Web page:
Other evolving measurement efforts include the introduction of an updated Commercial Waste Report buildings must submit annually. This new form was modeled after another ongoing project, the city’s Municipal Building Waste Audit. Launched in 2017, the annual audit includes both city-owned and leased properties. In addition to the annual reports, 50 city-owned buildings have also begun submitting monthly reports on their waste generation.
Among respondents, the vast majority of buildings described recycling education and signage as some of their biggest challenges. Many also reported an interest in finding new ways to divert food waste, a growing priority for Philadelphia’s Zero Waste and Litter Cabinet in the years ahead.
The city has numerous action items for 2020 – including greater access to public space recycling, improved data collection and advocacy around a local plastic bag ban – but organics diversion and waste reduction are among the top priorities.
In September, Philadelphia’s Department of Parks and Recreation released a request for proposals for a company to run a new composting operation on city property. The contractor will also be responsible for collecting organics from agency properties around the city. To make this happen, Philadelphia has also been working with Pennsylvania’s Department of Environmental Protection to develop an urban composting permit, using this case as a demonstration project. If successful, Esposito hopes to see it applied to other cities around the state.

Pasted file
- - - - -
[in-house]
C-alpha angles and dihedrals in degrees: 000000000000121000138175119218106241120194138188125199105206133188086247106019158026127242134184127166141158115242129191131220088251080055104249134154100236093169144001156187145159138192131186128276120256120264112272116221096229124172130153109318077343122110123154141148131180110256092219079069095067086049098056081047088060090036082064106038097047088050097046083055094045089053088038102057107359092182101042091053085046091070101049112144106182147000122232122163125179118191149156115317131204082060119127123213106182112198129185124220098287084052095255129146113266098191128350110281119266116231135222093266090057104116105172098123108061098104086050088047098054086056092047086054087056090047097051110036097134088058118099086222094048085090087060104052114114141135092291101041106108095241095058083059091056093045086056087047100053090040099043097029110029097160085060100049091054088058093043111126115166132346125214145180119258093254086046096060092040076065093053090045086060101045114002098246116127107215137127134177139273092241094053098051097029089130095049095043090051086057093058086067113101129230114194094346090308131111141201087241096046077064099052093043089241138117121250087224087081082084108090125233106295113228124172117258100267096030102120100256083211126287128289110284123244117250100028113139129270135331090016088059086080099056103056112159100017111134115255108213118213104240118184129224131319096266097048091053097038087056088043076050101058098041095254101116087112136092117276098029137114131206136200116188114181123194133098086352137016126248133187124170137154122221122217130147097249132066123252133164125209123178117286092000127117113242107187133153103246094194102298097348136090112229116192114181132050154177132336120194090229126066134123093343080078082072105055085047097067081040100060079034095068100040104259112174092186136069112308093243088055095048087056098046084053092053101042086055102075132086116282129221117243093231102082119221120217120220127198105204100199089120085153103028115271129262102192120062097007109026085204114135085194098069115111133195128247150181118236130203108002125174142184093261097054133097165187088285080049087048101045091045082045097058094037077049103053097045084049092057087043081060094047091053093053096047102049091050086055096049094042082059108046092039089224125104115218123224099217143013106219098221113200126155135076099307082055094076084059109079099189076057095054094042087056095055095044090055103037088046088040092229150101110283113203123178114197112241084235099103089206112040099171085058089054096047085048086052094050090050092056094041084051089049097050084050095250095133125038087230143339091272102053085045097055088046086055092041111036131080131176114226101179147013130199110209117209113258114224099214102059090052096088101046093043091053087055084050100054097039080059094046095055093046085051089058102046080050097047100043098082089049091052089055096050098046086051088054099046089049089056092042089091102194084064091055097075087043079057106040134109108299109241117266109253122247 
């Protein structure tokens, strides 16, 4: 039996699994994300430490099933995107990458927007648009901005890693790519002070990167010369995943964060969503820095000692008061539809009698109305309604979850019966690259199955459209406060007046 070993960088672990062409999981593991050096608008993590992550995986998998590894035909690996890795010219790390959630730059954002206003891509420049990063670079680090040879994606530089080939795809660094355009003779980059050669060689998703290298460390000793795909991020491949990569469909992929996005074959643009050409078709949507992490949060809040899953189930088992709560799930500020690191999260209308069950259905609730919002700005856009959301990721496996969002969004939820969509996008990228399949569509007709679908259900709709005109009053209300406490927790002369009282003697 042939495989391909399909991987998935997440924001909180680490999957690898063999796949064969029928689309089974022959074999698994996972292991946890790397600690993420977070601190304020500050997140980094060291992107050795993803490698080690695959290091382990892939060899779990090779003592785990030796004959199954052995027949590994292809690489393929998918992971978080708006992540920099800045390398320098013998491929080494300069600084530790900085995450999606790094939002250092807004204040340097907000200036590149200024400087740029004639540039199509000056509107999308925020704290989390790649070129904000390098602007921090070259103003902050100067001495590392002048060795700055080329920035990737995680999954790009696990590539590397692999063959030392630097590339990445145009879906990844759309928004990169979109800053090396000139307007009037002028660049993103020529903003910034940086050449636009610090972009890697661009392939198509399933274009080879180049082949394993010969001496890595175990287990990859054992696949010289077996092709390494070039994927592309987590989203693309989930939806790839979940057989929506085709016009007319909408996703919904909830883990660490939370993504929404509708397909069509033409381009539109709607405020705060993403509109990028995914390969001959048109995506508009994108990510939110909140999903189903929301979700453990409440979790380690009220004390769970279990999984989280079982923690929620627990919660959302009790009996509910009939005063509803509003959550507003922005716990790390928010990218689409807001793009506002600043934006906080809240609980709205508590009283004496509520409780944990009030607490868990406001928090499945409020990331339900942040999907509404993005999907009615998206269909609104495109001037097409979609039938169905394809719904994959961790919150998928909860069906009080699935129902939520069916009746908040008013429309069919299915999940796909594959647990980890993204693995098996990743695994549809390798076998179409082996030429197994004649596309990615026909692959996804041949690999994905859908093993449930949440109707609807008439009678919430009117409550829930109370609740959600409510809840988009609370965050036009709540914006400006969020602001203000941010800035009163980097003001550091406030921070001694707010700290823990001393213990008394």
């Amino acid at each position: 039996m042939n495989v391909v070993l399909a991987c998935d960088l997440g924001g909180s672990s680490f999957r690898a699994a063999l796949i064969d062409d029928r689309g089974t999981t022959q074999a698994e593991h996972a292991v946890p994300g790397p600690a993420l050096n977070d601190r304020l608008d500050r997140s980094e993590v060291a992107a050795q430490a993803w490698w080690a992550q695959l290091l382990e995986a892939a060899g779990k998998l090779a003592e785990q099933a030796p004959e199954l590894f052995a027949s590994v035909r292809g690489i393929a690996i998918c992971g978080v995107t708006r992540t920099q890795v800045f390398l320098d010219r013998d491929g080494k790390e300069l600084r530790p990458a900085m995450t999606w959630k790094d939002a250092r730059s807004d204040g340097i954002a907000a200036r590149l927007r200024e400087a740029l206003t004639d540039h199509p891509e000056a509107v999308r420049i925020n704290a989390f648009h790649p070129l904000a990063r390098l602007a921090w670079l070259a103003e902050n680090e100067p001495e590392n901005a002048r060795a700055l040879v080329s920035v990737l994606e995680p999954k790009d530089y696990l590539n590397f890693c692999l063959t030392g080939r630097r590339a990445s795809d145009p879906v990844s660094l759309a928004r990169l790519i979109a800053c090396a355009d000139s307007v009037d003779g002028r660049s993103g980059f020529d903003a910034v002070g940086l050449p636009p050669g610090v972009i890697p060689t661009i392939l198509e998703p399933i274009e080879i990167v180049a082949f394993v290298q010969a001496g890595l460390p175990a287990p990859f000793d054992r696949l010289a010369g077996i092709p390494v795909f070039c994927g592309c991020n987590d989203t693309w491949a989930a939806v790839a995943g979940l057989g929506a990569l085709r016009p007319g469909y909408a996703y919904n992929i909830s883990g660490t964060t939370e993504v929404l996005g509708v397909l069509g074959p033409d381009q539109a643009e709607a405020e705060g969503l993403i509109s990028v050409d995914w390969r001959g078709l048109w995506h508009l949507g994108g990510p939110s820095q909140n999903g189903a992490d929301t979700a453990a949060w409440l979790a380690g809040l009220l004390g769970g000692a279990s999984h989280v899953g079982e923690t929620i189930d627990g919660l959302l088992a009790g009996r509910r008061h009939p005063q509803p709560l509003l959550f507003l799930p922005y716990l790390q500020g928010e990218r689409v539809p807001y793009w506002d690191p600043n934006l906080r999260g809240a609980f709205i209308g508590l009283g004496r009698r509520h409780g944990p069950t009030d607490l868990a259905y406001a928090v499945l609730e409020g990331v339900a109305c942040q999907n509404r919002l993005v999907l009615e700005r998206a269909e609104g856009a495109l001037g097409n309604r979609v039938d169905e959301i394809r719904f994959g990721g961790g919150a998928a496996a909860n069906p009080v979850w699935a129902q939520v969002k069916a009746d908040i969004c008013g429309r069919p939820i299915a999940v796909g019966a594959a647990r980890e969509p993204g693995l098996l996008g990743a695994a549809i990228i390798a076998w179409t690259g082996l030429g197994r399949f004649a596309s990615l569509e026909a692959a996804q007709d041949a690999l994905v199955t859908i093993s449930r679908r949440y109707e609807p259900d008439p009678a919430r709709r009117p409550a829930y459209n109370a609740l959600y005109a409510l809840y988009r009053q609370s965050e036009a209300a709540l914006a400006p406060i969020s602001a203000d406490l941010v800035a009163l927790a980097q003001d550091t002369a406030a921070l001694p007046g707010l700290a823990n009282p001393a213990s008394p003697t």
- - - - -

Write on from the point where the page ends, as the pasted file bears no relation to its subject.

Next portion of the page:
“There’s a $4 billion a year horticulture and agriculture market here in this region,” he said, citing the demand for quality compost. “If we can get the permitting figured out and open the doors for this … I would love to see [possibly] 10 sites around the city that are just small businesses.”
In the meantime, Philadelphia is getting close to launching a new citywide community composting network for residents. Modeled after Washington, D.C.’s network, the project is funded by Comcast and will include start-up training from the Institute for Local Self-Reliance.
While it appears the city could also see a new anaerobic digester built by RNG Energy Solutions, Esposito said it was too soon to know how that would affect future plans and his office still wants to see a “diversified organics portfolio.”
Above all, an overall push for waste reduction is expected to be a “major focus” of Philadelphia’s next phase. This will include rebranding the former Philacycle program into a new form that encourages community engagement around consumption and circular economy ideals.
“We can no longer go down the path of making, taking, and then trashing. Creating a thriving, lower-waste economy is a defining challenge for societies in the 21st century, and Philadelphia is proud to be at the forefront of developing solutions,” said Mayor Jim Kenney in a statement announcing the progress report.
That approach will soon be in the spotlight as Philadelphia participates in a pilot of the C40 Thriving Cities Initiative. One of three cities selected in the world, Philadelphia will be working on a plan to reduce waste and consumption throughout 2020. In Esposito’s view, changing that aspect of consumer culture is the only way to make meaningful progress toward the types of “zero waste” goals Philadelphia and so many others now have.
“We are getting wealthier as a nation and with that wealth comes lots of waste. Even in the city we’re seeing it [with] the amount of illegal dumping that’s happening right now because of all of the development. More people are moving here, you’re going to have more trash. So how do you manage that?” he said. “We need to keep that awareness in front of people’s minds and just try to show them how we’re getting to a less wasteful, cleaner society.”